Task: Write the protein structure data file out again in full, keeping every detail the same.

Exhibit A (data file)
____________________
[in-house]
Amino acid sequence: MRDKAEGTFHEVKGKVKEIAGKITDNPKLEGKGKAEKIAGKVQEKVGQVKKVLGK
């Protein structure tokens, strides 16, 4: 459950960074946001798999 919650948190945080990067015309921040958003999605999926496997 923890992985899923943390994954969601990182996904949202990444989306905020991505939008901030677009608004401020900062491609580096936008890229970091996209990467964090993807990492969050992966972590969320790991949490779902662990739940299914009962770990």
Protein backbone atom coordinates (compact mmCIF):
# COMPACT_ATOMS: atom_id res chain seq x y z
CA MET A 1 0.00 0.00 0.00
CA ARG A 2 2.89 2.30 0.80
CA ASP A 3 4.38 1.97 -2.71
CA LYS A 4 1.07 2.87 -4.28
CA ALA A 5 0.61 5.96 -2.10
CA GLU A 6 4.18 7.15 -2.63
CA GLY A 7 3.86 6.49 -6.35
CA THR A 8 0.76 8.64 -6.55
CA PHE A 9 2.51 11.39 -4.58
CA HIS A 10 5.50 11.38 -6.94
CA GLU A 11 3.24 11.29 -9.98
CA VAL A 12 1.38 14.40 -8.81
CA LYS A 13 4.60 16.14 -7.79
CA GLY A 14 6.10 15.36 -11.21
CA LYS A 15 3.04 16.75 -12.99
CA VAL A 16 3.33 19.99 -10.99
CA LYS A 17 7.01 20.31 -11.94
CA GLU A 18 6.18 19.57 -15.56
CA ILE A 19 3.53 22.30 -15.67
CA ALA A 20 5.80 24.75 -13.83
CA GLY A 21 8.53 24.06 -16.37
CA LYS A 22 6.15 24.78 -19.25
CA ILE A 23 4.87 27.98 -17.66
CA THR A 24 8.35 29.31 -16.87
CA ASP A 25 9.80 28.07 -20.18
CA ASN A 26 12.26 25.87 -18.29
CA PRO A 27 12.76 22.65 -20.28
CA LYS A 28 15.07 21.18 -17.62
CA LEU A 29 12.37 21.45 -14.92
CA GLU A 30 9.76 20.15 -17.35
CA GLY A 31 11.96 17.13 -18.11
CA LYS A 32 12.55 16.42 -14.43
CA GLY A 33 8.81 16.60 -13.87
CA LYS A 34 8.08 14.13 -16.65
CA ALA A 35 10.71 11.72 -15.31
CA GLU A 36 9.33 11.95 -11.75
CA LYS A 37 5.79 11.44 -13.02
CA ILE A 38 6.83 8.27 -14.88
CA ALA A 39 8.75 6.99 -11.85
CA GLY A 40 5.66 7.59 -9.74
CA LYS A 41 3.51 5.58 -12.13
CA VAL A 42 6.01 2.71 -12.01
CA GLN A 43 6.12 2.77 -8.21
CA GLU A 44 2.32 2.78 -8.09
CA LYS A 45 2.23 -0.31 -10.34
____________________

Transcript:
[in-house]
Amino acid sequence: MRDKAEGTFHEVKGKVKEIAGKITDNPKLEGKGKAEKIAGKVQEKVGQVKKVLGK
């Protein structure tokens, strides 16, 4: 459950960074946001798999 919650948190945080990067015309921040958003999605999926496997 923890992985899923943390994954969601990182996904949202990444989306905020991505939008901030677009608004401020900062491609580096936008890229970091996209990467964090993807990492969050992966972590969320790991949490779902662990739940299914009962770990």
Protein backbone atom coordinates (compact mmCIF):
# COMPACT_ATOMS: atom_id res chain seq x y z
CA MET A 1 0.00 0.00 0.00
CA ARG A 2 2.89 2.30 0.80
CA ASP A 3 4.38 1.97 -2.71
CA LYS A 4 1.07 2.87 -4.28
CA ALA A 5 0.61 5.96 -2.10
CA GLU A 6 4.18 7.15 -2.63
CA GLY A 7 3.86 6.49 -6.35
CA THR A 8 0.76 8.64 -6.55
CA PHE A 9 2.51 11.39 -4.58
CA HIS A 10 5.50 11.38 -6.94
CA GLU A 11 3.24 11.29 -9.98
CA VAL A 12 1.38 14.40 -8.81
CA LYS A 13 4.60 16.14 -7.79
CA GLY A 14 6.10 15.36 -11.21
CA LYS A 15 3.04 16.75 -12.99
CA VAL A 16 3.33 19.99 -10.99
CA LYS A 17 7.01 20.31 -11.94
CA GLU A 18 6.18 19.57 -15.56
CA ILE A 19 3.53 22.30 -15.67
CA ALA A 20 5.80 24.75 -13.83
CA GLY A 21 8.53 24.06 -16.37
CA LYS A 22 6.15 24.78 -19.25
CA ILE A 23 4.87 27.98 -17.66
CA THR A 24 8.35 29.31 -16.87
CA ASP A 25 9.80 28.07 -20.18
CA ASN A 26 12.26 25.87 -18.29
CA PRO A 27 12.76 22.65 -20.28
CA LYS A 28 15.07 21.18 -17.62
CA LEU A 29 12.37 21.45 -14.92
CA GLU A 30 9.76 20.15 -17.35
CA GLY A 31 11.96 17.13 -18.11
CA LYS A 32 12.55 16.42 -14.43
CA GLY A 33 8.81 16.60 -13.87
CA LYS A 34 8.08 14.13 -16.65
CA ALA A 35 10.71 11.72 -15.31
CA GLU A 36 9.33 11.95 -11.75
CA LYS A 37 5.79 11.44 -13.02
CA ILE A 38 6.83 8.27 -14.88
CA ALA A 39 8.75 6.99 -11.85
CA GLY A 40 5.66 7.59 -9.74
CA LYS A 41 3.51 5.58 -12.13
CA VAL A 42 6.01 2.71 -12.01
CA GLN A 43 6.12 2.77 -8.21
CA GLU A 44 2.32 2.78 -8.09
CA LYS A 45 2.23 -0.31 -10.34